A number of AAFP members received various honors and awards this past month.
George Harris, M.D., M.S., of Lee's Summit, Mo., and John Rogers, M.D., M.P.H., M.Ed., of Houston, were recently appointed to the Health Resources and Services Administration Advisory Committee on Training in Primary Care Medicine and Dentistry(bhpr.hrsa.gov).
The 23-member committee advises the HHS secretary and the U.S. Congress on a wide range of policy and program issues in family medicine, internal medicine, pediatrics, dentistry and physician assistant training programs.
Harris is professor of medicine in the department of community and family medicine at the University of Missouri-Kansas City School of Medicine, where he also is assistant dean for year 1 and 2 medicine.
Board-certified in family medicine, Harris holds certificates of added qualifications in adolescent medicine and sports medicine. He served two years in the National Health Service Corps Scholarship Program in rural Florida and is a former chair of the AAFP Commission on Finance and Insurance.
Rogers is professor of family and community medicine at Baylor College of Medicine in Houston.
In addition to a family medicine residency at the University of North Carolina at Chapel Hill, Rogers completed a residency in preventive medicine at the University of Washington, Seattle, where he also earned a master's degree in public health and became a Robert Wood Johnson Faculty Development Research Fellow.
Rogers is board-certified in both family medicine and public health/general preventive medicine, and he has a certificate of added qualifications in sports medicine.
He is a past president of the Society of Teachers of Family Medicine and co-chairs its group on the patient-centered medical home. He has written extensively on the development and redesign of primary care training programs at the predoctoral and residency levels.
Other FP members of the advisory committee are Desiree Lie, M.D., M.S. Ed., of Los Alamitos, Calif.; Charles Mouton, M.D., M.S., of Washington, D.C.; and Harry Strothers, M.D., M.M.M., of East Point, Ga.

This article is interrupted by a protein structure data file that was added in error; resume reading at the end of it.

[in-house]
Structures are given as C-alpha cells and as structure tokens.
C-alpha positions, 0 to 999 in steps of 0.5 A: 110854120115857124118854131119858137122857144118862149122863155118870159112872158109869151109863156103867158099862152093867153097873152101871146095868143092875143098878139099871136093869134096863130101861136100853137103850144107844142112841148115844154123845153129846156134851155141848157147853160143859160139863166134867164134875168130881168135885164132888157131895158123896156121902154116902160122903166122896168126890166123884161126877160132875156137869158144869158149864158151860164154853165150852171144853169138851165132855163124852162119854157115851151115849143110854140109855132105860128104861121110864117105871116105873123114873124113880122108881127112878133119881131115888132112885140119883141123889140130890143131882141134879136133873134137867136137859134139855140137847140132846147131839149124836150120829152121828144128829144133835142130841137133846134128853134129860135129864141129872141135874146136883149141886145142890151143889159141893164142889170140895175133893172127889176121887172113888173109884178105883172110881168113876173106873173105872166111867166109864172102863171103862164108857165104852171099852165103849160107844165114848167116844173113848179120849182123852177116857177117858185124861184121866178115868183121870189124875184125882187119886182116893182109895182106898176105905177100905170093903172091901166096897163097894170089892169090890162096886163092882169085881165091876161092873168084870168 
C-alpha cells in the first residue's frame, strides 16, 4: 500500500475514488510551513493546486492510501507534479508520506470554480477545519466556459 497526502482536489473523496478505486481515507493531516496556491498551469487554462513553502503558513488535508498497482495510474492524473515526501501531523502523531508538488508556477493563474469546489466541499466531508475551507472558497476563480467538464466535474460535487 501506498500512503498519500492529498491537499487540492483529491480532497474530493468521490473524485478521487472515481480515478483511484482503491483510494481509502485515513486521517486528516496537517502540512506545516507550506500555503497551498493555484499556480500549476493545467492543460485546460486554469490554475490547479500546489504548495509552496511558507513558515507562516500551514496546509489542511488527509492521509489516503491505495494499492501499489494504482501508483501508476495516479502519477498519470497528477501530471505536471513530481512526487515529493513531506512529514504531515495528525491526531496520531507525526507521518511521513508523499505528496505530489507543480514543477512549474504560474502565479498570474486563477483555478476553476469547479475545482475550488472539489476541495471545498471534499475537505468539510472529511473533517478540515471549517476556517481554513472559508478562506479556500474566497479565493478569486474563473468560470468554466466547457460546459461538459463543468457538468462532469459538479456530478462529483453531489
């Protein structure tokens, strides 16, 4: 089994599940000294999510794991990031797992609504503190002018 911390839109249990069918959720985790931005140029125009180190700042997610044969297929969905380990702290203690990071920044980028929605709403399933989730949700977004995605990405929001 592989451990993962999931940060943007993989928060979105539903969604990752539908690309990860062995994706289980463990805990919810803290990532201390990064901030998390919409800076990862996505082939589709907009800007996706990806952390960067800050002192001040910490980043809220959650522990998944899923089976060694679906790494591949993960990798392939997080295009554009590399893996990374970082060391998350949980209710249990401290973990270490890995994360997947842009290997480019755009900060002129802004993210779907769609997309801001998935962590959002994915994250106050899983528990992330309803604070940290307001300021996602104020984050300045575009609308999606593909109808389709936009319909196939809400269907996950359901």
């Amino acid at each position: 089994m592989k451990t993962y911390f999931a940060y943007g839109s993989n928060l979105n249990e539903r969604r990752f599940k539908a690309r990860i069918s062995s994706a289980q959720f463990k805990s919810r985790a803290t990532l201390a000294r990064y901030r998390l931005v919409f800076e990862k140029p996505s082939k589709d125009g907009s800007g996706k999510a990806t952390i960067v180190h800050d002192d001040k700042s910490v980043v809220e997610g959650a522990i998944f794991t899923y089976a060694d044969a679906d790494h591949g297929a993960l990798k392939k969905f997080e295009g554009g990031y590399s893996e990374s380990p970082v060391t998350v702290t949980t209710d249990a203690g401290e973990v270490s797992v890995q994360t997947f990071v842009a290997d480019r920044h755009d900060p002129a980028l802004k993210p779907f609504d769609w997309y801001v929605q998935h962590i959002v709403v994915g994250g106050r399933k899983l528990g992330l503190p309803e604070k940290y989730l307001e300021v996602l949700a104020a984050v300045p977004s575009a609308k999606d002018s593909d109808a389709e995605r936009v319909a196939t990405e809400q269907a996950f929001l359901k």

Jeffrey Susman, M.D., of Cincinnati, has been named dean of the Northeastern Ohio Universities Colleges of Medicine and Pharmacy in Rootstown. Susman, who also will serve as professor of family medicine at the medical college, assumes his new post on Sept. 7.
Currently, Susman is chair of the department of family and community medicine at the University of Cincinnati College of Medicine, where he has served since November 1999. Before that, Susman was a professor of family medicine at the University of Nebraska Medical Center in Omaha and associate dean for primary care and faculty development at the University of Nebraska College of Medicine.
Susman is board-certified in family medicine and is a member of the AAFP Commission on Quality and Practice. He has served as a member of the Society of Teachers of Family Medicine Board of Directors and currently is secretary of the Association of Departments of Family Medicine. Susman will retain his current position as editor-in-chief of the Journal of Family Practice.
Kurt Stange, M.D., Ph.D., of Shaker Heights, Ohio, has been selected to participate in the Network on Inequalities, Complexity and Health, an initiative of the NIH's Office of Behavioral and Social Sciences Research. Stange is Gertrude Donnelly Hess, M.D., Professor of Oncology Research and professor of family medicine, epidemiology & biostatistics, oncology and sociology at Case Western Reserve University in Cleveland. He also is editor of the Annals of Family Medicine.
Stange, who was named to a five-year stint as an American Cancer Society Clinical Research Professor in 2007, is a past president of the North American Primary Care Research Group and a member of the National Academy of Sciences' Institute of Medicine.
The goal of the new multidisciplinary network is to use state-of-the-science conceptual and computational models to isolate behavioral, social and biological factors that interact to cause health inequalities, with the end goal of identifying areas in which interventions or policy changes could have optimal impact in eliminating such disparities.
Michael O'Dell, M.D., M.S.H.A., of Kansas City, Mo., has been selected chair of the department of community and family medicine at Truman Medical Center Lakewood and the University of Missouri-Kansas City School of Medicine. He also will serve as a professor in the department.
Previously the program director at the North Mississippi Medical Center Family Medicine Residency in Tupelo, O'Dell also served as chief quality officer and director of medical education for the medical center. He was associate editor of the Mississippi State Medical Journal and served on its editorial board.
O'Dell is a past president of the Mississippi AFP and chaired the AAFP Commission on Quality and Practice in 2008-09.